Plus, new approaches shouldn’t be held to a higher standard than to what traditional approaches are held. Is physical proctoring really the gold standard to which remote proctoring should aspire? I don’t think so. As we all know, cheating does happen in that environment. And remote proctoring actually has some security advantages over physical proctoring. For example, the risk of collusion between the proctor and the candidate is virtually zero for remote proctoring because a proctor is usually randomly assigned when the candidate signs on. In contrast, the risk of collusion is higher when a candidate can befriend the proctor (or front office staff) who work daily at a global physical testing site.

GS: So, remote proctoring opens up some specific vulnerabilities, but closes others.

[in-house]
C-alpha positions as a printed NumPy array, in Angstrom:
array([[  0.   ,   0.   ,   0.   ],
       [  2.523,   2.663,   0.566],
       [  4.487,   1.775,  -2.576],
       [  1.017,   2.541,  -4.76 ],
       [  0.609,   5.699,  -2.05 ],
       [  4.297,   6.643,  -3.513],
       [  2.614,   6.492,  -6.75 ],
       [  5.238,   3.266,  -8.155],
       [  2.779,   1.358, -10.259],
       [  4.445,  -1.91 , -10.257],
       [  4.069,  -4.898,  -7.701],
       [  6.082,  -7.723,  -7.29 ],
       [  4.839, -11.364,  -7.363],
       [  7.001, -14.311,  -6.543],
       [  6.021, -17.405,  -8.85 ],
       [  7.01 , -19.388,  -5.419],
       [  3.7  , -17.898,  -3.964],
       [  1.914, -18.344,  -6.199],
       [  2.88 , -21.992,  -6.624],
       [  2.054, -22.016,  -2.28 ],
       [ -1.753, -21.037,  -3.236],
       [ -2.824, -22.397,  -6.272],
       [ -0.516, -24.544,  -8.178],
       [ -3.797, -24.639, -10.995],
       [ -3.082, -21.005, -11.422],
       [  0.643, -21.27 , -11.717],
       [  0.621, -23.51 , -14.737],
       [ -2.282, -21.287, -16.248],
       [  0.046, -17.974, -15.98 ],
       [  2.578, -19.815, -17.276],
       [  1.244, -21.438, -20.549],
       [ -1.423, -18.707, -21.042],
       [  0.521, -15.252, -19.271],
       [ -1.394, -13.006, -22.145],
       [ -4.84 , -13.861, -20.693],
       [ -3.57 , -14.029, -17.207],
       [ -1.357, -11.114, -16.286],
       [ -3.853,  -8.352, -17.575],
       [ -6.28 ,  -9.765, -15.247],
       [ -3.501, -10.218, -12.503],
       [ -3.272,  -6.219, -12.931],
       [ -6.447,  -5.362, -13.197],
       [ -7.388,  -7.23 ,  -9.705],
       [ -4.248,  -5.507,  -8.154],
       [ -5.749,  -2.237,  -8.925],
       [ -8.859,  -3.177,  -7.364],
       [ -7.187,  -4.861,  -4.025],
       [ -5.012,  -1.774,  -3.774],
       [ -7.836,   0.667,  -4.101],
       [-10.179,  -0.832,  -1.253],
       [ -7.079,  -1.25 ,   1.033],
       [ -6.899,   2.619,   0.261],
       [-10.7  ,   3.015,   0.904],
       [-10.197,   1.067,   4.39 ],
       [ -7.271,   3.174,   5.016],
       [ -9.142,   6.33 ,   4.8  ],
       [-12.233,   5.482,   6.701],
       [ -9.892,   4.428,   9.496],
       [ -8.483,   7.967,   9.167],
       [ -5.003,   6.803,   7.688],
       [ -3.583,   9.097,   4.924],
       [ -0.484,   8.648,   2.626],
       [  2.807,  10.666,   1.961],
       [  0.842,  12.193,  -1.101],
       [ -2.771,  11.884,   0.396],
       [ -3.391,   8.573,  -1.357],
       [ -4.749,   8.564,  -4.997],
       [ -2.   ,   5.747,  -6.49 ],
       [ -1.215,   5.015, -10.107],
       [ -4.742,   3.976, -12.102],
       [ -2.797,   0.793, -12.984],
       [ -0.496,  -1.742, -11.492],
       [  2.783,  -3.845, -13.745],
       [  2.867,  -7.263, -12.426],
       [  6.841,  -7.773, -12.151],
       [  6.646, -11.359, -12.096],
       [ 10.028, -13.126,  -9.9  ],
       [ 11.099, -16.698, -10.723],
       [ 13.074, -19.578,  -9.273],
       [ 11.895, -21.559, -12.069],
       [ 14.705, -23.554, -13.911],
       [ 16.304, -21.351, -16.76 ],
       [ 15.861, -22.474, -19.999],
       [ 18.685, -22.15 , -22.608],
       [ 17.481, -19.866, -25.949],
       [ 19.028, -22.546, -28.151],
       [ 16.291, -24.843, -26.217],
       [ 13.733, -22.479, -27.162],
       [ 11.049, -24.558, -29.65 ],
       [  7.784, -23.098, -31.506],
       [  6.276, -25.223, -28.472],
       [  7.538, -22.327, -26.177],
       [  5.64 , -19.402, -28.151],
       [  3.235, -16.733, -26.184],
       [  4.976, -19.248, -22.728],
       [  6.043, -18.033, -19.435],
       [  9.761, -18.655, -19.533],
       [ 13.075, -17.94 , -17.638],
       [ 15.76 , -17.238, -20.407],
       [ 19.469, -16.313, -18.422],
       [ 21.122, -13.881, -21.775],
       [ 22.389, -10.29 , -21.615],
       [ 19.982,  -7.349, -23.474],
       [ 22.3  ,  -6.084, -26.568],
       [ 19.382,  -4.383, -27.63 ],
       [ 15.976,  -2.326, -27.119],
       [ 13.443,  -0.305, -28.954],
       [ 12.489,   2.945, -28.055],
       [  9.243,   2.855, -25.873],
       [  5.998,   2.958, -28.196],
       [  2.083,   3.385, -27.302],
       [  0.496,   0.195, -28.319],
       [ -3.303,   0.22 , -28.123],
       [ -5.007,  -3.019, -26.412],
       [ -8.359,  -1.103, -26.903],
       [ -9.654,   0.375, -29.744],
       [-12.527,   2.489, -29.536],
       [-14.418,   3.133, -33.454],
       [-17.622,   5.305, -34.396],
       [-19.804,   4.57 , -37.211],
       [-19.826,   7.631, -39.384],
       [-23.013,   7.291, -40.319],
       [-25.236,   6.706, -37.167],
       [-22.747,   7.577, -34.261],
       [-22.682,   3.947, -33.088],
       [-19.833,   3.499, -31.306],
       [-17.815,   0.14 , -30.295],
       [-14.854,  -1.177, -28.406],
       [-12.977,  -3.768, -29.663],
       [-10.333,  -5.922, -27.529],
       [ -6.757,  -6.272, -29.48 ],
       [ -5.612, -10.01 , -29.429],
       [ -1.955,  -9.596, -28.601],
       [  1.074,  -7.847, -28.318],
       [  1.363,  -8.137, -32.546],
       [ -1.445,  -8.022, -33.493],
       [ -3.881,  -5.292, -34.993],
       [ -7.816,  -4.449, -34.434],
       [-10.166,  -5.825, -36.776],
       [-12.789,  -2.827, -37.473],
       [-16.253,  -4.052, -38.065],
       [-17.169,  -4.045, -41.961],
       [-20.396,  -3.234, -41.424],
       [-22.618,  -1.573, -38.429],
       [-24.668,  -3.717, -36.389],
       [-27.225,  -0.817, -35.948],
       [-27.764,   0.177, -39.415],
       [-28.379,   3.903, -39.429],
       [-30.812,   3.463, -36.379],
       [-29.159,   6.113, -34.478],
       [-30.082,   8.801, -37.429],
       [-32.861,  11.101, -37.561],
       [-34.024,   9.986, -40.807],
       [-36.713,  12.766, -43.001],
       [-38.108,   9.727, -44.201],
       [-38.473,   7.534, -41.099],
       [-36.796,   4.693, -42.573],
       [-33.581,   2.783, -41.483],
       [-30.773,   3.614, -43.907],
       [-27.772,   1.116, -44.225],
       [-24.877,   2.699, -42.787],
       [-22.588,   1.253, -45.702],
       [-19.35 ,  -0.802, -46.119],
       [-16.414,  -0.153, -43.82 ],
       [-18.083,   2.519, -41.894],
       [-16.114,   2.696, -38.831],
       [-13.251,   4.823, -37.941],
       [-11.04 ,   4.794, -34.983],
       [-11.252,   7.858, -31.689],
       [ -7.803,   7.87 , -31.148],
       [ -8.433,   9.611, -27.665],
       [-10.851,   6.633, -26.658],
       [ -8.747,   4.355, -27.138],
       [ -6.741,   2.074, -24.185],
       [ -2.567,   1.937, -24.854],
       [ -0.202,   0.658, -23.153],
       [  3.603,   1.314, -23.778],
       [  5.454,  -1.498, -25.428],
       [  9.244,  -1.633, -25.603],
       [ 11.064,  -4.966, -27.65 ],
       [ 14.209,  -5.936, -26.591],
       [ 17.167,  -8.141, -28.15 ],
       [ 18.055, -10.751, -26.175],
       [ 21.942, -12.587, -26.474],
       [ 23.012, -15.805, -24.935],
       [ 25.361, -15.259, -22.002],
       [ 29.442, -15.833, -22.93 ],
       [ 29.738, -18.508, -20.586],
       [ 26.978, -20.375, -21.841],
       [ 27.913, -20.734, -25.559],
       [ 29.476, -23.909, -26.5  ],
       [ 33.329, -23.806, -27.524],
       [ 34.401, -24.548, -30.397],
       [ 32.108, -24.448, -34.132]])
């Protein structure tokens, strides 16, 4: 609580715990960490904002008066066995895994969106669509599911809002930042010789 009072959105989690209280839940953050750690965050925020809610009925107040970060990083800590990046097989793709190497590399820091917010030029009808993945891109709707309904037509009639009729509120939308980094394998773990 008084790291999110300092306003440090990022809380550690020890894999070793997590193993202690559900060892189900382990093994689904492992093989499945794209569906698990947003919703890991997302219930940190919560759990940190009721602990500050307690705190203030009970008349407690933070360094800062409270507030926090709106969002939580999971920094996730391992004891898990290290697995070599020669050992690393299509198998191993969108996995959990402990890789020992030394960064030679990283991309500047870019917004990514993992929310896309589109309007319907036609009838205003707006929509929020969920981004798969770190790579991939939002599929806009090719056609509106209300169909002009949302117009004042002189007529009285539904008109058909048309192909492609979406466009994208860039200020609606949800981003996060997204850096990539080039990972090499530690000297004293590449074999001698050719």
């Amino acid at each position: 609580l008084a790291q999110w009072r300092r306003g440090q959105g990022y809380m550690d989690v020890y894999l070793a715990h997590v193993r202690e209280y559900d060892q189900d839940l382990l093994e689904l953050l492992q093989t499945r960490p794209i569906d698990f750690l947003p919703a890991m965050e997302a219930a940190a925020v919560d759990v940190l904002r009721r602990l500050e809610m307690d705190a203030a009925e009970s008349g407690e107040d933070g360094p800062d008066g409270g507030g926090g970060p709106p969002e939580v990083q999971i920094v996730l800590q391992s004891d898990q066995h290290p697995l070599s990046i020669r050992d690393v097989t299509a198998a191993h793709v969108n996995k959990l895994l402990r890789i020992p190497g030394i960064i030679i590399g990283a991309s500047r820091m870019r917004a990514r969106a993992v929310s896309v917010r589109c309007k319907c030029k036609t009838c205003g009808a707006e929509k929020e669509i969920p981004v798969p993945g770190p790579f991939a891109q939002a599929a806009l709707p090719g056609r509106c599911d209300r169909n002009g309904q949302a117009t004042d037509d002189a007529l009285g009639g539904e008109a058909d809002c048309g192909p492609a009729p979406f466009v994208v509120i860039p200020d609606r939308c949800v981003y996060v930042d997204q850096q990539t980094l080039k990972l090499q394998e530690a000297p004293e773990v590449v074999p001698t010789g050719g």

MR: Right. And my job as an assessor is not to pass judgment of what method is being used; it’s to determine whether the requirements of ISO 17024 are being met. And again, there is no gold standard for test delivery that I compare against. The only standard that matters is ISO 17024 since that is the standard upon which ANSI accreditation is based.

GS: Okay, so it’s been great to get your perspective on all this! Thank-you so much for taking the time to talk today! I really appreciate your view on this important topic for our industry.

MR: My pleasure!

Virtual Proctoring and the Future of Assessment, with Dr. Greg Sadesky series
Part 1 | Part 2 | Part 3